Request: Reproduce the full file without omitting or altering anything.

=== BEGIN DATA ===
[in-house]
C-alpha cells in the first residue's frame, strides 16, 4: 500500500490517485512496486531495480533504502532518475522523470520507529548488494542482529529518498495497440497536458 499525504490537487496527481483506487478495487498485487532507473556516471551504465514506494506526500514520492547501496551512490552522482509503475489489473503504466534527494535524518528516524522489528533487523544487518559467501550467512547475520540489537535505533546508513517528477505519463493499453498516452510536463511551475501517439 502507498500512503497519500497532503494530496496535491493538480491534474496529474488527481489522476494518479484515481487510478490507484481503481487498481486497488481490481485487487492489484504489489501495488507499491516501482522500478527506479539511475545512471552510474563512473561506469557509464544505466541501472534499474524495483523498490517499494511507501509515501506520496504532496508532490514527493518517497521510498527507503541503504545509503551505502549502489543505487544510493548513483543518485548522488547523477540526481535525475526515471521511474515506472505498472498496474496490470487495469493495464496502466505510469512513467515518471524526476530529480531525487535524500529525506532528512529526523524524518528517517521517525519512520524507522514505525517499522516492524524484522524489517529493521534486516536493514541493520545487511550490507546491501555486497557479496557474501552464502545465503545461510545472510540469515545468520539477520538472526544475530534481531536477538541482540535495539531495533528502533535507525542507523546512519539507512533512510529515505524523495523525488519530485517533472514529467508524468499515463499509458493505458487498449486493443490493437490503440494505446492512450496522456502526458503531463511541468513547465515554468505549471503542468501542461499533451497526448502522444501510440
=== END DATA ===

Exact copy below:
[in-house]
C-alpha cells in the first residue's frame, strides 16, 4: 500500500490517485512496486531495480533504502532518475522523470520507529548488494542482529529518498495497440497536458 499525504490537487496527481483506487478495487498485487532507473556516471551504465514506494506526500514520492547501496551512490552522482509503475489489473503504466534527494535524518528516524522489528533487523544487518559467501550467512547475520540489537535505533546508513517528477505519463493499453498516452510536463511551475501517439 502507498500512503497519500497532503494530496496535491493538480491534474496529474488527481489522476494518479484515481487510478490507484481503481487498481486497488481490481485487487492489484504489489501495488507499491516501482522500478527506479539511475545512471552510474563512473561506469557509464544505466541501472534499474524495483523498490517499494511507501509515501506520496504532496508532490514527493518517497521510498527507503541503504545509503551505502549502489543505487544510493548513483543518485548522488547523477540526481535525475526515471521511474515506472505498472498496474496490470487495469493495464496502466505510469512513467515518471524526476530529480531525487535524500529525506532528512529526523524524518528517517521517525519512520524507522514505525517499522516492524524484522524489517529493521534486516536493514541493520545487511550490507546491501555486497557479496557474501552464502545465503545461510545472510540469515545468520539477520538472526544475530534481531536477538541482540535495539531495533528502533535507525542507523546512519539507512533512510529515505524523495523525488519530485517533472514529467508524468499515463499509458493505458487498449486493443490493437490503440494505446492512450496522456502526458503531463511541468513547465515554468505549471503542468501542461499533451497526448502522444501510440